- Your challenge statement: In such an interconnected time we live in, apps are an integral part of our lives. Whether it is ordering food, or talking to friends, there is an app for it. My client, Lucas Ning, has contracted me, the sole proprietor and lead designer within my design company, to create a hiking/running tracker app that tracks distance run and the route of running. It would run on an iOS device, which would require the app to be coded in Swift 3, Apple’s programming language. The app would have to have multiple view controllers in order to make some difficulty for the programmer. It would require tapping into the phone’s GPS system in order to achieve this. He would like me to create this app, due to him being an avid runner, but not having a way to show where or how far he ran.
What do I need to know?
Response with supporting evidence
Primary or secondary source
How can I get users to access my app more?
All successful apps tap into the human nature of habit by making some part of their app a regular routine for their users – in many cases, this leverages the first element of meeting a need. Successful apps use the habit loop of cue-routine-result. The cue is presented for the user to go into the routine, with an optimum result.
Does my app have to meet a universal need?
Most successful apps depend on these universal needs to suceed. A universal need is something that transcends culture, language, location and time. These are things which make us all human beings, like:
– The need for food and shelter
– The need for safety and security
– The need for connection and belonging
– The need for recognition and appreciation
– The need for skill mastery, achievement and freedom
For example, social networking and instant messenger apps are among the most successful category because they fulfill the need for connection and belonging, by providing the service of communication and sharing with others.. Gaming apps help people feel skill mastery and give a sense of achievement. Sharing apps, like AirBnB and Uber, help people to save money and make money, and in doing so help meet their need for financial security and freedom.
User experience or looks first?
Put design first. Design is not just about how your app looks, but it’s about how a user will experience the app. Vinod Khosla of Khosla Ventures best explains it: “Design is a way of making technology useful.” If an app gets the job done, but does not look that nice, it is much better than an app that doesn’t get the job done,but looks nice.
Should social media be integrated into my app?
The network effect is the phenomenon where a product becomes more valuable and useful when more people use it. By integrating social media, it motivates users to be more active on the app, as other people can see what they are doing, and thus, will motivate users to use the app more.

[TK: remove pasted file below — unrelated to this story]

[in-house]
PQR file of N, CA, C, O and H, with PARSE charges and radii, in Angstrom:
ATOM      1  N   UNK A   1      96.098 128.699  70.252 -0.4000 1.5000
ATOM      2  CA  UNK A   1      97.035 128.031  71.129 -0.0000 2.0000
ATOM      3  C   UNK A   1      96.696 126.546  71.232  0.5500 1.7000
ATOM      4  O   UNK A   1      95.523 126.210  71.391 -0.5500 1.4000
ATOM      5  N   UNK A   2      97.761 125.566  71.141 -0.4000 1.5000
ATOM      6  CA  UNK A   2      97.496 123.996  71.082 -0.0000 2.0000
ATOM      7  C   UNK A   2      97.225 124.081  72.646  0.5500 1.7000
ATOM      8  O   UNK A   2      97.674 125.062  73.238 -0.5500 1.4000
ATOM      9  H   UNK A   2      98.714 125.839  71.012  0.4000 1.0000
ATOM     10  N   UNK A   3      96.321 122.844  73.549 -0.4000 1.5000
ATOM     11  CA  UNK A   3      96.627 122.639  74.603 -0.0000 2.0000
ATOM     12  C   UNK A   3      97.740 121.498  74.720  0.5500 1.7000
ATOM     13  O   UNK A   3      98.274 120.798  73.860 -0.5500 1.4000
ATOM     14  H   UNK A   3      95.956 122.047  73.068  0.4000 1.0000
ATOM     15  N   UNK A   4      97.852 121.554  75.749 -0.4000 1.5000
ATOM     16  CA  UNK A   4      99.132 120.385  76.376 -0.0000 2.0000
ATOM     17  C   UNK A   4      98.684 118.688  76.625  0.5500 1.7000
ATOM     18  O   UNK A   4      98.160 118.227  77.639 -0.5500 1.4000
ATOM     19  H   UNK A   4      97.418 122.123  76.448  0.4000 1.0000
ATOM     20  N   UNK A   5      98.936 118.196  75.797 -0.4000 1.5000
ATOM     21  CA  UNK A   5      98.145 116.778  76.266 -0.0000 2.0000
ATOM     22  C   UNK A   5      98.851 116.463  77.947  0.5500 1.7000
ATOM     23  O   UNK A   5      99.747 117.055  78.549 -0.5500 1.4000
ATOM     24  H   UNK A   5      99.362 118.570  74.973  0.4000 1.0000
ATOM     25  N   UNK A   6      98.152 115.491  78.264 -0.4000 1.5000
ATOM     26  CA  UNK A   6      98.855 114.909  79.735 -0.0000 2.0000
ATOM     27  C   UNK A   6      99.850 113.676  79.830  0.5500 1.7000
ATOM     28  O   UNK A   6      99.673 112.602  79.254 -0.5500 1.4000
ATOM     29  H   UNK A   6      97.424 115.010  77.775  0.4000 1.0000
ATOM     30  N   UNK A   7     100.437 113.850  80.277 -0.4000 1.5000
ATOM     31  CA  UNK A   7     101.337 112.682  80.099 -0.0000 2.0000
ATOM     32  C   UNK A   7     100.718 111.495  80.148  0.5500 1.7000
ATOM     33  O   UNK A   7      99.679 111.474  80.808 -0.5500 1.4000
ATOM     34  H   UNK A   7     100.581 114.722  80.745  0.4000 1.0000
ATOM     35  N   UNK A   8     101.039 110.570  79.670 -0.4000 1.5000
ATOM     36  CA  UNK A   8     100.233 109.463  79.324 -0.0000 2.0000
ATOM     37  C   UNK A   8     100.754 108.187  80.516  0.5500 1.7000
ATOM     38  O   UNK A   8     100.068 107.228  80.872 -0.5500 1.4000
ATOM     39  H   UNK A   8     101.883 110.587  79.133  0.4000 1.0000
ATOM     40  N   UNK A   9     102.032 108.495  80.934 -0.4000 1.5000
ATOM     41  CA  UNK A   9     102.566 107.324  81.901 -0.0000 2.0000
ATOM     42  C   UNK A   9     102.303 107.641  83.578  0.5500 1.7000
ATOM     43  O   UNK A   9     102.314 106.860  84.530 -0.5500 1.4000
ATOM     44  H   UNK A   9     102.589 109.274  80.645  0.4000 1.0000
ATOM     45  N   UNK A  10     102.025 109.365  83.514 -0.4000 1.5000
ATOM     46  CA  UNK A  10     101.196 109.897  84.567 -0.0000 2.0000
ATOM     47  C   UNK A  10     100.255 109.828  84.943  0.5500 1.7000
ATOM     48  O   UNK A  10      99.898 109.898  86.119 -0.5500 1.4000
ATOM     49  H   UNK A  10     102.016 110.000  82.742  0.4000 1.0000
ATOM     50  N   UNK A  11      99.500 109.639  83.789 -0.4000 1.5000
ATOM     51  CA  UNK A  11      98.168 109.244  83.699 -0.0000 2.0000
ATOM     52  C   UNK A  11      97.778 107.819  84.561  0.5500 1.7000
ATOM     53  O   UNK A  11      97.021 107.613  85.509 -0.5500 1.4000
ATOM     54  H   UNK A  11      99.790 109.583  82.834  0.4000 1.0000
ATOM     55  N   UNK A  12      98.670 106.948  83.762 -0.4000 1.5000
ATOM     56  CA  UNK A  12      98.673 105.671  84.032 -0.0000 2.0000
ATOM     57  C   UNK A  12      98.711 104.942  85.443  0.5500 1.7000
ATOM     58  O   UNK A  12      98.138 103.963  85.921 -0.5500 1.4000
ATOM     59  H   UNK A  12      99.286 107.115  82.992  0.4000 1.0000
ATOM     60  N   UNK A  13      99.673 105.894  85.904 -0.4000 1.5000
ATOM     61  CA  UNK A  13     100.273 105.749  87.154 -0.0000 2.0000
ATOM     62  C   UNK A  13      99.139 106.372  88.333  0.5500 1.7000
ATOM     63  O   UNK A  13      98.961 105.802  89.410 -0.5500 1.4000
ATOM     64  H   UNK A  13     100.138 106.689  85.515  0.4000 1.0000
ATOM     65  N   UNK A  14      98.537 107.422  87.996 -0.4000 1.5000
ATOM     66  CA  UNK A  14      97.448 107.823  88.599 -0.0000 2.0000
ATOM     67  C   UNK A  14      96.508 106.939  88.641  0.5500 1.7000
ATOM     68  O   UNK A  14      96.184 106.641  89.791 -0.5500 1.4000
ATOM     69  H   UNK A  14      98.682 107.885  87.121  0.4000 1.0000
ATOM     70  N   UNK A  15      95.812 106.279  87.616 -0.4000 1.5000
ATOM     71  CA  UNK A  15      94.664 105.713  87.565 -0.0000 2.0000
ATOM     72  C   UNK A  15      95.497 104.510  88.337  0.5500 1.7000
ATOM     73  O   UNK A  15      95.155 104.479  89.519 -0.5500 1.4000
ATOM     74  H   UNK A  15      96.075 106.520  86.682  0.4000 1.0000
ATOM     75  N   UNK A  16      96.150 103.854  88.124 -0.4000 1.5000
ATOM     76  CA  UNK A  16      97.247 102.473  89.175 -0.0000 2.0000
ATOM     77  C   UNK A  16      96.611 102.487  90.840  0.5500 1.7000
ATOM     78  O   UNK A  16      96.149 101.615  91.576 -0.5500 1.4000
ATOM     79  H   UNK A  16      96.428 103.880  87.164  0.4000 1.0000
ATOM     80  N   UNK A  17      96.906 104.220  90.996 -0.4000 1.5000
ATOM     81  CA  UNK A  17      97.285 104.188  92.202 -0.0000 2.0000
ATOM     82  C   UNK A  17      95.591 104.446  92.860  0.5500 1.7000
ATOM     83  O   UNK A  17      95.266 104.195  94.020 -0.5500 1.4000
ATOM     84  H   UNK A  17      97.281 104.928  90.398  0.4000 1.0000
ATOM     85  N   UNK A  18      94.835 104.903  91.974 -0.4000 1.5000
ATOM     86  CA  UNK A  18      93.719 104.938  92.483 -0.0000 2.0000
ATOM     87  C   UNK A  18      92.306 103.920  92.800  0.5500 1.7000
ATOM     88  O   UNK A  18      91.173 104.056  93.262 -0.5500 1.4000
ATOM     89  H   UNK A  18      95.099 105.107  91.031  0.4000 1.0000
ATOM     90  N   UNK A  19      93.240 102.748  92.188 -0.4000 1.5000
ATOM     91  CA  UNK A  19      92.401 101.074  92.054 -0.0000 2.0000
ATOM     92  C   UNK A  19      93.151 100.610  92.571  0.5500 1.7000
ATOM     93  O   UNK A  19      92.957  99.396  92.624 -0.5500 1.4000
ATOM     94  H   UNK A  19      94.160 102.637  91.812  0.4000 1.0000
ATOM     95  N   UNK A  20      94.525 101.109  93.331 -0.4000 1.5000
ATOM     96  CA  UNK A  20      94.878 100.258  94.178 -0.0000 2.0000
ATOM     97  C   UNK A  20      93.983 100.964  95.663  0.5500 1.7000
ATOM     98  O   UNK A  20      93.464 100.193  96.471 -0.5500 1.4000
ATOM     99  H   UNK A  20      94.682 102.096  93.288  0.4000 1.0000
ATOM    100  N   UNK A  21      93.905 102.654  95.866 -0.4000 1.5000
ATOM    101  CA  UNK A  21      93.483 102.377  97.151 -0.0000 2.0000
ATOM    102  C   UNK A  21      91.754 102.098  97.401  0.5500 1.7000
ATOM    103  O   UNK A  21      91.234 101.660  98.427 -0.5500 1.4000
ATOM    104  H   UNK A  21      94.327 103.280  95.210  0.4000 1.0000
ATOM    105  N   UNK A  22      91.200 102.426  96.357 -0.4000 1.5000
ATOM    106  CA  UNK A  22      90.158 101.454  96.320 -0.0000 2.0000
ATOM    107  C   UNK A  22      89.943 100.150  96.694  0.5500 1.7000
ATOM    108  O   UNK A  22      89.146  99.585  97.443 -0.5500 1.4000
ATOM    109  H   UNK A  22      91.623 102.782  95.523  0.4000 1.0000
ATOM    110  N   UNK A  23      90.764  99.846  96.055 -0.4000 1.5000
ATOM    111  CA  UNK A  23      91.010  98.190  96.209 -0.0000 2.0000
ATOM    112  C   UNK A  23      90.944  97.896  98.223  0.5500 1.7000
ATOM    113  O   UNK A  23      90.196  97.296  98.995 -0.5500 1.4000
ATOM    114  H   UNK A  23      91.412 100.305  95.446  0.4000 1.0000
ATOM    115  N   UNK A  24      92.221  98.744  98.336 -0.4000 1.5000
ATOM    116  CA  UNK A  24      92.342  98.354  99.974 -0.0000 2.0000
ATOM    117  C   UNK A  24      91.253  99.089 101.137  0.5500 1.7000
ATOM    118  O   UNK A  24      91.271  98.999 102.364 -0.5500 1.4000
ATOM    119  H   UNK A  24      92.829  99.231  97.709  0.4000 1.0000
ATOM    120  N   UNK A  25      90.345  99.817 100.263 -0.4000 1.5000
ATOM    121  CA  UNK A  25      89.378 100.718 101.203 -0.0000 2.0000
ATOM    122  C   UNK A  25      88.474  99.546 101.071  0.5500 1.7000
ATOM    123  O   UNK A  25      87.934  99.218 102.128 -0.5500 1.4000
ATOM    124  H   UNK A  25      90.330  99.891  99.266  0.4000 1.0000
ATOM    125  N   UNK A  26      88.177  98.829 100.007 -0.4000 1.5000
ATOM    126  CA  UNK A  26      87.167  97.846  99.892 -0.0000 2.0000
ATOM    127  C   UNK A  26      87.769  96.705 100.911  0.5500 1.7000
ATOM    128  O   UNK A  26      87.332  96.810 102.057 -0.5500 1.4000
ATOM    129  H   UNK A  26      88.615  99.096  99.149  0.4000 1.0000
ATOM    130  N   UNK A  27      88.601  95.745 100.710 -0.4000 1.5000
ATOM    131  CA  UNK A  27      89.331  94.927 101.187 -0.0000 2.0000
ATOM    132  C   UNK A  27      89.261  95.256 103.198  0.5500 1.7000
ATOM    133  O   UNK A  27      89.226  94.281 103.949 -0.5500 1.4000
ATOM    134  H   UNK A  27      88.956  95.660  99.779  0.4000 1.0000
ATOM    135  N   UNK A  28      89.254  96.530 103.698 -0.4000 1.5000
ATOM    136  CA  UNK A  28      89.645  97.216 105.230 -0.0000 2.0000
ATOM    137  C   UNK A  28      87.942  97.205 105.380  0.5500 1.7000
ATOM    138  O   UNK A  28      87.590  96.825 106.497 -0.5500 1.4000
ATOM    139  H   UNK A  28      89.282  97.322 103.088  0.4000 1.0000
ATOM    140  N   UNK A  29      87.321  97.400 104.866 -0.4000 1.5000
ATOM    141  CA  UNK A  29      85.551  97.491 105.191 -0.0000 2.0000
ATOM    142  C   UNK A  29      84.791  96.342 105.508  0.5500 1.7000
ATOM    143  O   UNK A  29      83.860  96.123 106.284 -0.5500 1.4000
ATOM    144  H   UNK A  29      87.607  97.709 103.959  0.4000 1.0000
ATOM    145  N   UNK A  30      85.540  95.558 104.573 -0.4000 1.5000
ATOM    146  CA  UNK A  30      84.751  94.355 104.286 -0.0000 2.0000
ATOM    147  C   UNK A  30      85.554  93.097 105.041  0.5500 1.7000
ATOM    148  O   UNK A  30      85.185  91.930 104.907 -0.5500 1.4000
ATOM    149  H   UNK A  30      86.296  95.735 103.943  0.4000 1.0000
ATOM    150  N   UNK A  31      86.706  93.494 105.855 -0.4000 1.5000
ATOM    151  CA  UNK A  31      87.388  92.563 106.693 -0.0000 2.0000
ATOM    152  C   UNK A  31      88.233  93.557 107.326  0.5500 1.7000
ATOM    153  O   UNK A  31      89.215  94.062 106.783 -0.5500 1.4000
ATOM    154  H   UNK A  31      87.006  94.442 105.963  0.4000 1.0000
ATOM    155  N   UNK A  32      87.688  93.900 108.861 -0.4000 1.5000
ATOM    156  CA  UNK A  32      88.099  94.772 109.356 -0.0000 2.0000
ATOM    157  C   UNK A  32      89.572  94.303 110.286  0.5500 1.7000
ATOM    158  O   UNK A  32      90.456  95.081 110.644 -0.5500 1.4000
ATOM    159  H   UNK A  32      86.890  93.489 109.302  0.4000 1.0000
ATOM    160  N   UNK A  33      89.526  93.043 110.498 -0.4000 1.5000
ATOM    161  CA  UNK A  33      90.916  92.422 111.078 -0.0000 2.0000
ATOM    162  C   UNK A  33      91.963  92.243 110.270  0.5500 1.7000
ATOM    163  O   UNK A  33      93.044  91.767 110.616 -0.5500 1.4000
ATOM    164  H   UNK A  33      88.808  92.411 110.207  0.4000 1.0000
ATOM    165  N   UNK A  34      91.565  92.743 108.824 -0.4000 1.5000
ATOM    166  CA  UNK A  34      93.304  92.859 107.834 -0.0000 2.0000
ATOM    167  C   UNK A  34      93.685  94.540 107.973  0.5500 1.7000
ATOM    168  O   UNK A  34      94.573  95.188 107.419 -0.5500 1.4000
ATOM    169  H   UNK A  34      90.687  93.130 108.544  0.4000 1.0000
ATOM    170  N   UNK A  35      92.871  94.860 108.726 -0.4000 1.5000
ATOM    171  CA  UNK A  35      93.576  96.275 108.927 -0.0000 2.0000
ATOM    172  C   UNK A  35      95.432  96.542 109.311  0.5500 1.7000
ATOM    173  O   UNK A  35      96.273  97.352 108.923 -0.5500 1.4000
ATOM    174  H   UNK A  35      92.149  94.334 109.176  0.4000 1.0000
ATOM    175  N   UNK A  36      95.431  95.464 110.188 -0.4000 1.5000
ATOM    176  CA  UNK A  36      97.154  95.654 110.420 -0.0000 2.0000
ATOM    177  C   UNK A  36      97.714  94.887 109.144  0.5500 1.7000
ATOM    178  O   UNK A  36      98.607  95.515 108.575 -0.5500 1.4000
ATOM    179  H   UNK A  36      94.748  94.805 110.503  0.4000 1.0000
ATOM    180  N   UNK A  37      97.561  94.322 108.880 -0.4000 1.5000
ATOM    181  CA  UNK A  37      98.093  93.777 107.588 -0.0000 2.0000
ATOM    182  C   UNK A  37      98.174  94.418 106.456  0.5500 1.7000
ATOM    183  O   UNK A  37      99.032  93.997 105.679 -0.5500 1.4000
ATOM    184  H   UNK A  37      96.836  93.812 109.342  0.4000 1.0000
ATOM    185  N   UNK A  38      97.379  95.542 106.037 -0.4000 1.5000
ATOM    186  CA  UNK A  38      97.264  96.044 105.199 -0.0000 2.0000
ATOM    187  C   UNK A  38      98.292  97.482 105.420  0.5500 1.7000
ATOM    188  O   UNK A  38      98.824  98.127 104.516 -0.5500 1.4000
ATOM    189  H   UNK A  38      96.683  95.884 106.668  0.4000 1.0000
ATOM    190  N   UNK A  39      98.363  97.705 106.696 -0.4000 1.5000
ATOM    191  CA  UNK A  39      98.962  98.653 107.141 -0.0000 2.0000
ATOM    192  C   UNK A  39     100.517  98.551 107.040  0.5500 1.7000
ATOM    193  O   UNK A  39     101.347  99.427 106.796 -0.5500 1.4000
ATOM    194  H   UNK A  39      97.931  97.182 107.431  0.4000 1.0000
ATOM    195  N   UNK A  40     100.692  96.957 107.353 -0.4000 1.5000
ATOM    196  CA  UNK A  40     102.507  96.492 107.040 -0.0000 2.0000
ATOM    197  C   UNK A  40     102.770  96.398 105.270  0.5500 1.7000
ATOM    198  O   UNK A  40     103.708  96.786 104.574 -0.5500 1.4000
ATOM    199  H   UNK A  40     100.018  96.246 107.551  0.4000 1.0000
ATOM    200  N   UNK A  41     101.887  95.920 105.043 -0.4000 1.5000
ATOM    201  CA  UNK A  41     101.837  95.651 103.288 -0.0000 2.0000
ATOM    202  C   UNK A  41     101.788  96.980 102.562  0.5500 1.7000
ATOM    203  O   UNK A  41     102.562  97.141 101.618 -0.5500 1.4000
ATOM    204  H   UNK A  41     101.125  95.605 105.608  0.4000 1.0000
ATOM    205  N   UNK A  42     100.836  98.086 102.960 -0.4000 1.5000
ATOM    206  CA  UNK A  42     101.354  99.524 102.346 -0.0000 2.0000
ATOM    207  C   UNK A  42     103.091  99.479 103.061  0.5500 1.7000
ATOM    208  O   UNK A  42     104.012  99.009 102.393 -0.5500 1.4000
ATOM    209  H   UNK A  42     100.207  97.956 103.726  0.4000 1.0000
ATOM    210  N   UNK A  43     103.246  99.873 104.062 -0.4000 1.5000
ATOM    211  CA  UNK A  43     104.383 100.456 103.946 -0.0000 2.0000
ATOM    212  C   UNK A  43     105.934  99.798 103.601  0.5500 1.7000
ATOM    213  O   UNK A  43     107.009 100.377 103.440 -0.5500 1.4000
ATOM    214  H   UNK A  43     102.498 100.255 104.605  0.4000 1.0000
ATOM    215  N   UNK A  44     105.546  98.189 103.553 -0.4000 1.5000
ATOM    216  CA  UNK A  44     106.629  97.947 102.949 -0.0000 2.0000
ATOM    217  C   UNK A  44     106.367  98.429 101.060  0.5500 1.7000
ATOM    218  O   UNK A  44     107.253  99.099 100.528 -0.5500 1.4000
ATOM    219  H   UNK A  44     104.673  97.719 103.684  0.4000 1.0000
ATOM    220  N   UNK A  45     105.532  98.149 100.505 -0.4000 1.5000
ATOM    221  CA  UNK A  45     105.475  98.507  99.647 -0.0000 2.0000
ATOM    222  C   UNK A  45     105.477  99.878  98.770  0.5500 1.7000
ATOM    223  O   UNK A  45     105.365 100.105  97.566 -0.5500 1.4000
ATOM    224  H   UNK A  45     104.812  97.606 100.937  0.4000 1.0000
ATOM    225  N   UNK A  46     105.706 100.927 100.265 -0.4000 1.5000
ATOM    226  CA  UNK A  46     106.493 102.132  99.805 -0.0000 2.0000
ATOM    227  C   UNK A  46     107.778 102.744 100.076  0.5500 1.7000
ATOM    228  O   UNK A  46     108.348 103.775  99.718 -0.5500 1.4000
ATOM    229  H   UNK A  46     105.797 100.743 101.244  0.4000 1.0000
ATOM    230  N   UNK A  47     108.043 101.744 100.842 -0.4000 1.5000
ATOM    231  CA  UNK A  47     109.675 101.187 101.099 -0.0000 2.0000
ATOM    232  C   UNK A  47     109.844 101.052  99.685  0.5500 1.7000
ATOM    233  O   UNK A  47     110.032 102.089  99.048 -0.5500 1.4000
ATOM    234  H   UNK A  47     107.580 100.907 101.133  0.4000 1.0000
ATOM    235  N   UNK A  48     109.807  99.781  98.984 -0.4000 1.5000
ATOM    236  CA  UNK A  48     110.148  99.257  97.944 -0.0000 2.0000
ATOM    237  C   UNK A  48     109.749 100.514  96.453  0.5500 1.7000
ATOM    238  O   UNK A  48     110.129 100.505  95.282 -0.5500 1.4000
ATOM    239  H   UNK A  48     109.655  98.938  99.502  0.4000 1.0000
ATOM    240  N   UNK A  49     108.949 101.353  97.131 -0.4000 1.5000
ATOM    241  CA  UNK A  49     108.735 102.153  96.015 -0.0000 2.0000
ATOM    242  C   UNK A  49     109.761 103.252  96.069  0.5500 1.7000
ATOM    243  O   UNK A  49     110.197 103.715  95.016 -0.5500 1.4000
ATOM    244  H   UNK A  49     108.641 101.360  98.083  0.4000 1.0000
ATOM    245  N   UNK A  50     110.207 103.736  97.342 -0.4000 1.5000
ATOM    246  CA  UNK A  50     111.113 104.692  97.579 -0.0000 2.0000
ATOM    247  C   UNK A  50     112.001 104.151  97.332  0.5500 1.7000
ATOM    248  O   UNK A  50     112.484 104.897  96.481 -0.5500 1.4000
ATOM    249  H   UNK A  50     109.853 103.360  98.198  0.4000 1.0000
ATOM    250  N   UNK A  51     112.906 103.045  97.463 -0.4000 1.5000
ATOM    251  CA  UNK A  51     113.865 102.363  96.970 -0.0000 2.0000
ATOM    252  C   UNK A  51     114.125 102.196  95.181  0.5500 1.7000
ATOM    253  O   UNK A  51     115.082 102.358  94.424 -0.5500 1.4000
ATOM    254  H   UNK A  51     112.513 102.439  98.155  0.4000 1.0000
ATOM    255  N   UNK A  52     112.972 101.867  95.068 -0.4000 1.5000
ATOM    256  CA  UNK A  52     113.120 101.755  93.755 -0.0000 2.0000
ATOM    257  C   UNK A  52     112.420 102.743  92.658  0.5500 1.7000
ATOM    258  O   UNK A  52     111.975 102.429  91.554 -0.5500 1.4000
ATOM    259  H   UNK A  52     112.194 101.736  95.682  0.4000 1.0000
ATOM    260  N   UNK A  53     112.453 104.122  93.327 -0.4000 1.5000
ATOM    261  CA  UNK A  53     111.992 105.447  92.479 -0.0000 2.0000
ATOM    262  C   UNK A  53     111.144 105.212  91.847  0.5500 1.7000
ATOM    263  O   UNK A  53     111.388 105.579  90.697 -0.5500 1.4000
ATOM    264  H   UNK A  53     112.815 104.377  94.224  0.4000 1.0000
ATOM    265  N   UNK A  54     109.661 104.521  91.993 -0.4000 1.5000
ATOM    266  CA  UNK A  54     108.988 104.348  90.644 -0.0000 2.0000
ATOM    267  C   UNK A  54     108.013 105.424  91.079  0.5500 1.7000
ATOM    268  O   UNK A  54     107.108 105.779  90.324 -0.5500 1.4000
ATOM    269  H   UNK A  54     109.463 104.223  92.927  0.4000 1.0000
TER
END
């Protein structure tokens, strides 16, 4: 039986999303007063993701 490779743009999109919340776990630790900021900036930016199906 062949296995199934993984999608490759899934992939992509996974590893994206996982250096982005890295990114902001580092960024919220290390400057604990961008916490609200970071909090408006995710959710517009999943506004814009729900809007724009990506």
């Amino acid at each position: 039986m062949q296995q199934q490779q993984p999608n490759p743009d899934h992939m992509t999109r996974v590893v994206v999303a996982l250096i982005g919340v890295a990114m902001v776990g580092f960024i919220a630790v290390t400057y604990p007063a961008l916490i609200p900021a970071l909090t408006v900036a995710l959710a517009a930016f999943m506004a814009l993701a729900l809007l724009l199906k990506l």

Should I start my app with multiple functionalities?
A common mistake is to cram too many features into an app. Apps need to do one thing well. Those that focus on a simple concept have more of a chance to succeed. Take Uber for example. If you remove their focus on black service cars in the early days, Uber was primarily about getting your ride faster. Without that focus, Uber wouldn’t have been nearly as successful as it’s grown. Once Uber nailed that one thing, they earned the right to add on extra features, like fare splitting, to make it the service we recognize today.
Should my app include an instruction manual?
Apps should not need instruction manuals; instead, the user should be able to use the app without one, if the app is intuitive and user-based. You want to offer users a fantastic experience. Take for instance, Clear app, which entered the hugely competitive market of to-do list apps. Coupling a great concept with fantastic usability is what made it a big hit in the app store.
- In short. Kepp your app simple. Design it to do one thing well, instead of many things mediocrely. Integrate social media into your app, to keep it interesting, to spark the nature of competition and reward, and to encourage inter-app communication. Meet a universal need, or else, what’s the point in using the app? Finally, put the user first, not the app. Think about how the user will experience the app while designing, and you should have no issues designing an effective interface.
- How this will impact my design – This will help me design a more effective interface for my client, and will make me make sure that I meet all his needs for this running app. By analysing a range of apps, I have gained considerable knowledge on the creation and design of very successful apps, and hope to integrate those features into my design. In addition to this, the apps I analysed were varied in terms of functionality and design, and I hope to integrate features such as social media inter-app communication, which was prevalent within the apps I studied.